We’ve all got one. That person who is “hard to love.” It might be a family member, neighbor, co-worker or fellow church member. When you think of the individual, the image of a porcupine comes to mind: the closer you get, the more painful the relationship becomes.
And the thought of writing a letter of blessing and affirmation to a person like that seems…well….hypocritical and phony.
In reality, the “porcupine” in your life might be the person who needs to receive this type of letter the most. Have you ever heard the adage that “hurt people hurt people?” The most prickly of people are often carrying a great deal of unprocessed emotional pain. And the way that they deal with their wounds is by putting up protective barbs. You may not be the person that initially inflicted their pain, but the barbs are indiscriminate in whom they hurt. Draw close…you’ll be poked.
When leading a letter writing workshop, I frequently have a participant who feels led to write a letter to the “hard to love” person in their life. Often it’s to a parent; sometimes to a spouse. But it is difficult. People don’t know where to begin. The sense of “should” is driving the letter writing, and that’s the hardest motivation of all to follow.
A few simple guidelines if you’re writing to a difficult person:
Be genuine. Don’t say things you don’t mean. The recipient will know you are being insincere, and that could negate the contents of the entire letter.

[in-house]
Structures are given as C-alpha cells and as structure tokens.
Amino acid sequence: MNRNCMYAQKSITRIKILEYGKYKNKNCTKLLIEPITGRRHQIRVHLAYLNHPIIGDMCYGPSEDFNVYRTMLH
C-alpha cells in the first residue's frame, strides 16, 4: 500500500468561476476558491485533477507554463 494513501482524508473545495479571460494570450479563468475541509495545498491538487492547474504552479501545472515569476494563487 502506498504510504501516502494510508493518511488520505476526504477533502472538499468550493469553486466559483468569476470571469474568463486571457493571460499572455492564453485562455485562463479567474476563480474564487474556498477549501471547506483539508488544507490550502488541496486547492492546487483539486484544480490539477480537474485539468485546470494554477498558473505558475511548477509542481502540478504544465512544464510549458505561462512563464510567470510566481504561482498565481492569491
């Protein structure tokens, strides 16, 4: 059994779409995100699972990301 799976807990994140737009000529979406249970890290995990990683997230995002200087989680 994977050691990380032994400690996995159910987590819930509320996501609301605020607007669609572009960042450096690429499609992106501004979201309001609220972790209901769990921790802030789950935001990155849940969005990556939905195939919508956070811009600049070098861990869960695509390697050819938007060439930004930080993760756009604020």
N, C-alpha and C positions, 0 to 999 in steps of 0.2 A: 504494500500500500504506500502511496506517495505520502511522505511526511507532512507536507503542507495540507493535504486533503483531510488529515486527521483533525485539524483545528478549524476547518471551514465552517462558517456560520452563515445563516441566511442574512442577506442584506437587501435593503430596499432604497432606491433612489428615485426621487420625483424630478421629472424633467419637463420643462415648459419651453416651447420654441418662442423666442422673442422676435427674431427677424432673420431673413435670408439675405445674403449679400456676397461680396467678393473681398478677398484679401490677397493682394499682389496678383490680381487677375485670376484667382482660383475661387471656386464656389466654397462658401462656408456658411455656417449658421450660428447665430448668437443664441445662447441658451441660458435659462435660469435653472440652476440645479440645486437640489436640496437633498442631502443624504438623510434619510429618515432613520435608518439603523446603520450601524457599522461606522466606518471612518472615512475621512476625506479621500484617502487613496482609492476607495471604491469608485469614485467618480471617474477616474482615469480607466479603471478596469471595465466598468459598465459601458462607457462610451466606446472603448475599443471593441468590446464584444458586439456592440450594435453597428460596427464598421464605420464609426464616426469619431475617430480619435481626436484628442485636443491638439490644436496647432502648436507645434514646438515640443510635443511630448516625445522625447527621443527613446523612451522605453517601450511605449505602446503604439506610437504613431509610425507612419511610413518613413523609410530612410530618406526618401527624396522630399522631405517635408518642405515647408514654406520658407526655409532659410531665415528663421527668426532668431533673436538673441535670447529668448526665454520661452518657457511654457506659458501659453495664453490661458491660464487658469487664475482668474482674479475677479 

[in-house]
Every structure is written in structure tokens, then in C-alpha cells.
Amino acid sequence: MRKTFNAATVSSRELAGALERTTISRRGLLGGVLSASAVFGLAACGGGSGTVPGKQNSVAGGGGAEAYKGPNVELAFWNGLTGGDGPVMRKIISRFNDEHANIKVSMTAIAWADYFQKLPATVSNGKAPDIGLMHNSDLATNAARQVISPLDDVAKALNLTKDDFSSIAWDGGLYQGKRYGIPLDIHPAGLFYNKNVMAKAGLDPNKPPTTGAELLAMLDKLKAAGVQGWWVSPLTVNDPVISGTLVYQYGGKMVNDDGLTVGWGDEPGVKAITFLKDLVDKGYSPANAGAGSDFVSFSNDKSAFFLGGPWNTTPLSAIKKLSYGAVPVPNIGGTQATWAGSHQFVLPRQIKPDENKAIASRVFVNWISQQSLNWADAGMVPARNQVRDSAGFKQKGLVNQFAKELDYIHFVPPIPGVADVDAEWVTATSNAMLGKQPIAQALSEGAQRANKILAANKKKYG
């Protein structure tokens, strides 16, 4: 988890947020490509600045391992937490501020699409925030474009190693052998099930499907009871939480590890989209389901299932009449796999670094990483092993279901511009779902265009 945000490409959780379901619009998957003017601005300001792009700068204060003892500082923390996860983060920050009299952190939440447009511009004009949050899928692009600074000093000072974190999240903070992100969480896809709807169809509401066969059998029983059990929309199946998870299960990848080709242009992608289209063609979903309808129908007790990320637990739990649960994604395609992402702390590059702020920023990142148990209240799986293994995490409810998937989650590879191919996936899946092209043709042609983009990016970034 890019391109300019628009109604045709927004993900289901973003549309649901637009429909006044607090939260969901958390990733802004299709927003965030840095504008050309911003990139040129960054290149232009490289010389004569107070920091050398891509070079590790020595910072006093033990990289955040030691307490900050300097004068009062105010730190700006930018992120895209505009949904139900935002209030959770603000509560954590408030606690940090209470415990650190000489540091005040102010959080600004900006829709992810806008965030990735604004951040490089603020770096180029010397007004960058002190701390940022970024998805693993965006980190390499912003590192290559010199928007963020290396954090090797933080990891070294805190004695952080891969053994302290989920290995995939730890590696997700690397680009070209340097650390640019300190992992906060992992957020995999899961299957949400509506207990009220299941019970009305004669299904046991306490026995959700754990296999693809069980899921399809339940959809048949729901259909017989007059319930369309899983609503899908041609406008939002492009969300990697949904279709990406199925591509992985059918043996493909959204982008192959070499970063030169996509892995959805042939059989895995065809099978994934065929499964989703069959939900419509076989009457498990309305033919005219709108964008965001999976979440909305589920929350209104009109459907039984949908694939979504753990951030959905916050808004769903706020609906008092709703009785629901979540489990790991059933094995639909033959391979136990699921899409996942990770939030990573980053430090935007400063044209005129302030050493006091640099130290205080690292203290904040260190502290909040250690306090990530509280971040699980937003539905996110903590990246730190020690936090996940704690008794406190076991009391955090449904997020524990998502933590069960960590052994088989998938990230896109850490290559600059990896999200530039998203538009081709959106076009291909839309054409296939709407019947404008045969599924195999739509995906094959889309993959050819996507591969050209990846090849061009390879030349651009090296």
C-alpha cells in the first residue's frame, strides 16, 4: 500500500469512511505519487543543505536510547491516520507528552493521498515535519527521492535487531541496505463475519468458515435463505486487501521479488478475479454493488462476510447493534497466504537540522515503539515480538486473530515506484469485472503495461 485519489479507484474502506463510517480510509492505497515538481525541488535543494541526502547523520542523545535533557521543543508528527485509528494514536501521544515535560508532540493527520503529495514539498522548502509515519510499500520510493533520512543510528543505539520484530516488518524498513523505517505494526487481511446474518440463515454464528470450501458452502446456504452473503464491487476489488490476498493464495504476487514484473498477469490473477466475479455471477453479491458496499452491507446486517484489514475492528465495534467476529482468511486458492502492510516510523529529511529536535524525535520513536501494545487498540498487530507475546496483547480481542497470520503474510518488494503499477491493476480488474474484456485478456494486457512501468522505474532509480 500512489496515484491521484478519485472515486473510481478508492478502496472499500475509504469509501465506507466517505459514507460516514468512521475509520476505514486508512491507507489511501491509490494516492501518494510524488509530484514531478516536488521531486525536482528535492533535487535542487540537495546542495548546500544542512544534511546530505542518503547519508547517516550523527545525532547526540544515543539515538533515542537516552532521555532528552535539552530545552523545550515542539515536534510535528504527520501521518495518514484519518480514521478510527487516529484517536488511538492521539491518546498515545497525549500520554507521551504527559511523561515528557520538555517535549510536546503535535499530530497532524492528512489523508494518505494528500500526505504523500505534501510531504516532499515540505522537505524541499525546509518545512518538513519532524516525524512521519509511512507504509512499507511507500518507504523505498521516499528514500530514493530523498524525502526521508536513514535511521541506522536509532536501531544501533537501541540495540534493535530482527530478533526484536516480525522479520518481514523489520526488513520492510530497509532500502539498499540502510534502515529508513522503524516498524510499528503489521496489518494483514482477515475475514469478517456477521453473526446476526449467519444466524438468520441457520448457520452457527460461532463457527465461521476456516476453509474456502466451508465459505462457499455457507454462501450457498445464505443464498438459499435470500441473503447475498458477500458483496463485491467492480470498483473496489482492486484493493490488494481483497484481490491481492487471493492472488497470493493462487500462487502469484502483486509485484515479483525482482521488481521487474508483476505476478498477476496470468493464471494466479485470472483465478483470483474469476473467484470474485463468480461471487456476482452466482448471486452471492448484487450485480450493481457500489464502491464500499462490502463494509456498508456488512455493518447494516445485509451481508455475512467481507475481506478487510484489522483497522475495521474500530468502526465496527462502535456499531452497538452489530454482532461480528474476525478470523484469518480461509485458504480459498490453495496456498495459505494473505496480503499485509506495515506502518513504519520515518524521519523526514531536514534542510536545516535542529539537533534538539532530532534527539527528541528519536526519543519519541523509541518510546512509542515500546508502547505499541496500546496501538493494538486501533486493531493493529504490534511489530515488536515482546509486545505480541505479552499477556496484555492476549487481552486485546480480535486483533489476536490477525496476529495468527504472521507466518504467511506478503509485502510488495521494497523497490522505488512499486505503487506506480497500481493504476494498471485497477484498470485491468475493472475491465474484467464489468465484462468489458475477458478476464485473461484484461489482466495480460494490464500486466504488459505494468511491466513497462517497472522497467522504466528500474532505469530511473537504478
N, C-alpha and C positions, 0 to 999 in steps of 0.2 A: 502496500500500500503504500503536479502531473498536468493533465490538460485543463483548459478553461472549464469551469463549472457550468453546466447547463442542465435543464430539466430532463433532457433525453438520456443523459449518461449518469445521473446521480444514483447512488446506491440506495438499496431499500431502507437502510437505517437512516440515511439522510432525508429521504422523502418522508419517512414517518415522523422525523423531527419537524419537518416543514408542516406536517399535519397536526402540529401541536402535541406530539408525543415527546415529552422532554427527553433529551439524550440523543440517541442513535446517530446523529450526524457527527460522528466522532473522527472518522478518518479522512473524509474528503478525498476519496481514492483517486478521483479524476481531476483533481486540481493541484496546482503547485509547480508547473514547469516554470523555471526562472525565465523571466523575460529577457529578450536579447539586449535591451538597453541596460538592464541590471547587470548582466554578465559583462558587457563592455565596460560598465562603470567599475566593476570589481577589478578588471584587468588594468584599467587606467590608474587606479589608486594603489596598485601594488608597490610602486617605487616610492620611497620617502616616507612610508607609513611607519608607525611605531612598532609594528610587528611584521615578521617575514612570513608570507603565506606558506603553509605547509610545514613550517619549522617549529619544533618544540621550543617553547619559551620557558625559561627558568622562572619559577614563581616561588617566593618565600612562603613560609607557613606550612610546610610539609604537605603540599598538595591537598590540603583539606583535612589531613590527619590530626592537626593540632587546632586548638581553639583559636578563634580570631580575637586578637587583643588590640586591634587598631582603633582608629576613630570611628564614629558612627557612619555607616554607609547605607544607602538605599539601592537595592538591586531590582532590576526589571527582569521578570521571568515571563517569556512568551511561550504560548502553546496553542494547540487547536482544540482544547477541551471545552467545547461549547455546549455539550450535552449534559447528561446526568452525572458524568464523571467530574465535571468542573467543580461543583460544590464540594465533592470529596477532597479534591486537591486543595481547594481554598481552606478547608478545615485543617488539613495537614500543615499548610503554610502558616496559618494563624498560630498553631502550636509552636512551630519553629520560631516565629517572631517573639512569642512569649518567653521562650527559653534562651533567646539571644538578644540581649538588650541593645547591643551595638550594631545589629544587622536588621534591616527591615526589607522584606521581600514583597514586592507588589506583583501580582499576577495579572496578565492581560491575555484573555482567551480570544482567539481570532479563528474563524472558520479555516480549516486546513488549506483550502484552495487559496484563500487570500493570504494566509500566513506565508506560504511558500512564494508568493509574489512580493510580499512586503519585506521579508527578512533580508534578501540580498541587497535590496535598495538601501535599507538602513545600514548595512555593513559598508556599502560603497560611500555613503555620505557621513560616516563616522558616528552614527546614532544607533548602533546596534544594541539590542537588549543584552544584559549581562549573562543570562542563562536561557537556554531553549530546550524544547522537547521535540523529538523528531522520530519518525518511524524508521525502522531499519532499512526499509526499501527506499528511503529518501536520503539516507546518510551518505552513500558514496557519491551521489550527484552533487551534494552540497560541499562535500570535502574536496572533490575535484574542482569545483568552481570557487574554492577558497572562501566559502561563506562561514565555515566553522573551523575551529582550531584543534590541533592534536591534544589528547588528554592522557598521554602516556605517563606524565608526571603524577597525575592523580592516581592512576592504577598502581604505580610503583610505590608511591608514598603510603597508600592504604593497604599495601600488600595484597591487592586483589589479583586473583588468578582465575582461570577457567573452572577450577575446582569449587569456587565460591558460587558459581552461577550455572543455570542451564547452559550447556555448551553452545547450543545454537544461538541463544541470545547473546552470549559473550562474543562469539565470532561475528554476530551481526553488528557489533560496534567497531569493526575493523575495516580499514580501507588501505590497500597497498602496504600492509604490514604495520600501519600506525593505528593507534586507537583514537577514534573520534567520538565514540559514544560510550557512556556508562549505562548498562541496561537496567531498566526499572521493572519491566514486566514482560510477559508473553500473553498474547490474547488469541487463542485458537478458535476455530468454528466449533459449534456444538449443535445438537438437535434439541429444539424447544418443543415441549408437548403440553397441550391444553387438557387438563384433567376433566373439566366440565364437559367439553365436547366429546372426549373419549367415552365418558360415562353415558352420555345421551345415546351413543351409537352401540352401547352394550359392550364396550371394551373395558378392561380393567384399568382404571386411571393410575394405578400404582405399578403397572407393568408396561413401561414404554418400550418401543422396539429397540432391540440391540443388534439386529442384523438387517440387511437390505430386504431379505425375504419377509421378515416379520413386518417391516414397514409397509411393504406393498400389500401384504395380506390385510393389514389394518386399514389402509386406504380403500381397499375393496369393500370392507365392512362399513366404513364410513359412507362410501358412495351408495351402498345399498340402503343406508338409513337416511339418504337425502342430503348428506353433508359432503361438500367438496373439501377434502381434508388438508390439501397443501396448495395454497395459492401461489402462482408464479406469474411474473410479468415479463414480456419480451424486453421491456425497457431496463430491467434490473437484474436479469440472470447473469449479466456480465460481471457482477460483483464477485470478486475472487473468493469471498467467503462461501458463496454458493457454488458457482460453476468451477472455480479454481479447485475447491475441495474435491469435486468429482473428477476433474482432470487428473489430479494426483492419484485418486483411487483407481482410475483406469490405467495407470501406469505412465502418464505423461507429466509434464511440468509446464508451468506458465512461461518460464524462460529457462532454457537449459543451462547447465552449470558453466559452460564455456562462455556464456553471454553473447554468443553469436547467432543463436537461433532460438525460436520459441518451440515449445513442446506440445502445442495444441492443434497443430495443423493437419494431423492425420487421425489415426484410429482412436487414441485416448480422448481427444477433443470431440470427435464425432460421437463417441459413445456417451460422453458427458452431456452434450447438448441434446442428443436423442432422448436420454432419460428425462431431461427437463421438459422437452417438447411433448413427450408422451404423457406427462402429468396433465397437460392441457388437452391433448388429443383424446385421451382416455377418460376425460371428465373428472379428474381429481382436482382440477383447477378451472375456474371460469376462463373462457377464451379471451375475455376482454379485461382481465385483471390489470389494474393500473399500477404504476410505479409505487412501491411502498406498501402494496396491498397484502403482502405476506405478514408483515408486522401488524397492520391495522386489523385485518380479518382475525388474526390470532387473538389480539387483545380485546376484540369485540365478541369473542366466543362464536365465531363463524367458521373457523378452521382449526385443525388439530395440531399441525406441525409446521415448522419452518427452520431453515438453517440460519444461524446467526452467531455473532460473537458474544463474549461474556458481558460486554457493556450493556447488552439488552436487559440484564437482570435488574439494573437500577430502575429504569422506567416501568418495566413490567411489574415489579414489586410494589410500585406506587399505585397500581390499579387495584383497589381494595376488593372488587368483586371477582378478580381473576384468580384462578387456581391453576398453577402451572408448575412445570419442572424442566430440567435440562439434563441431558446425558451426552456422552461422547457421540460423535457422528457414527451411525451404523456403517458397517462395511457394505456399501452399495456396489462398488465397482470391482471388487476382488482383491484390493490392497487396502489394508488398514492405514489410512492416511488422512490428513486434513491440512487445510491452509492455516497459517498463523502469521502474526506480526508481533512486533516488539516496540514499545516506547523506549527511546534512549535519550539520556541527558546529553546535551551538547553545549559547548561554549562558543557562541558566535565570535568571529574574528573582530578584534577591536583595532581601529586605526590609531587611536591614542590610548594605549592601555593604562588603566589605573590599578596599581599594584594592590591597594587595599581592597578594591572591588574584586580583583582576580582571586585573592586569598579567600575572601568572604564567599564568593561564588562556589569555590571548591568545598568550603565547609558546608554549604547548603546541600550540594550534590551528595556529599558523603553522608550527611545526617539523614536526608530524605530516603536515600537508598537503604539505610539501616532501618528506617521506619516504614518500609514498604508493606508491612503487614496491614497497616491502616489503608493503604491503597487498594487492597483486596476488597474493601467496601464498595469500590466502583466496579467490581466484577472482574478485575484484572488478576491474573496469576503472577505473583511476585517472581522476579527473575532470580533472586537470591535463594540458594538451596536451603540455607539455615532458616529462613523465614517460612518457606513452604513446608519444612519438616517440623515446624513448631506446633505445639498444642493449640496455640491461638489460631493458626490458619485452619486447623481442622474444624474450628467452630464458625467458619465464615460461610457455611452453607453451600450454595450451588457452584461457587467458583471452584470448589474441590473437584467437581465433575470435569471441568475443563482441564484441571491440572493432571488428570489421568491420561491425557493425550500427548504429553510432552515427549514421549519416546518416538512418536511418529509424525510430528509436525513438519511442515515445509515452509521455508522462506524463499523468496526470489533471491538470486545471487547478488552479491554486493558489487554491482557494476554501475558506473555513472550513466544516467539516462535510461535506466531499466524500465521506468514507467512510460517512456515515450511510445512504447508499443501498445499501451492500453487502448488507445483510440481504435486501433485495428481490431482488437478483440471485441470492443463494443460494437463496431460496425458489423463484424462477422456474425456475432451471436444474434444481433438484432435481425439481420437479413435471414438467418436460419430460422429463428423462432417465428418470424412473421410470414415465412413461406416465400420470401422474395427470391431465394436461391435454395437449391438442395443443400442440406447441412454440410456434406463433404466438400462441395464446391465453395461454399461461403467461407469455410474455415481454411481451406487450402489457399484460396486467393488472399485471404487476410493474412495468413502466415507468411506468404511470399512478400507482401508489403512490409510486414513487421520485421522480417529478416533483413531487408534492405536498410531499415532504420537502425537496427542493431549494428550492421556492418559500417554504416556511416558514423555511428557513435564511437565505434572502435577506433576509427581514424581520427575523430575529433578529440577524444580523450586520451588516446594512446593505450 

Look for the qualities in that person that are worthy of affirming. Everyone has some. Everyone. Even the “porcupines.” If you are stuck, then pray. Ask God to help you see the positive qualities in the individual. Ask others what they see as the person’s best attributes. You don’t have to fill a page. Just identify a few qualities, and focus on how those characteristics have made a positive impact on you or on others.
A simple example: perhaps you are writing to an elderly father who was a workaholic. You never received the attention that you craved because he was too busy working. You could truthfully say that your father was incredibly hard-working. Whether as a business owner or a corporate executive, that person’s work ethic may have kept the business afloat and provided jobs and security for many people.
Don’t use the letter as a platform to criticize or vent or even apologize. Apologies are best done in person, face to face. And if what you really want to do is to blast the person for their abuses over the years, then write that letter and then promptly burn it. Nothing will be served by giving someone a poison pen letter other than you joining the ranks of the “porcupines.”
Is this easy to do? Not at all. It’s challenging to put aside the negative qualities which so easily come to mind and mine for the positives. But writing a letter of encouragement to that “hard to love” person might be one of the most generous and loving things you could ever do. And love never fails.
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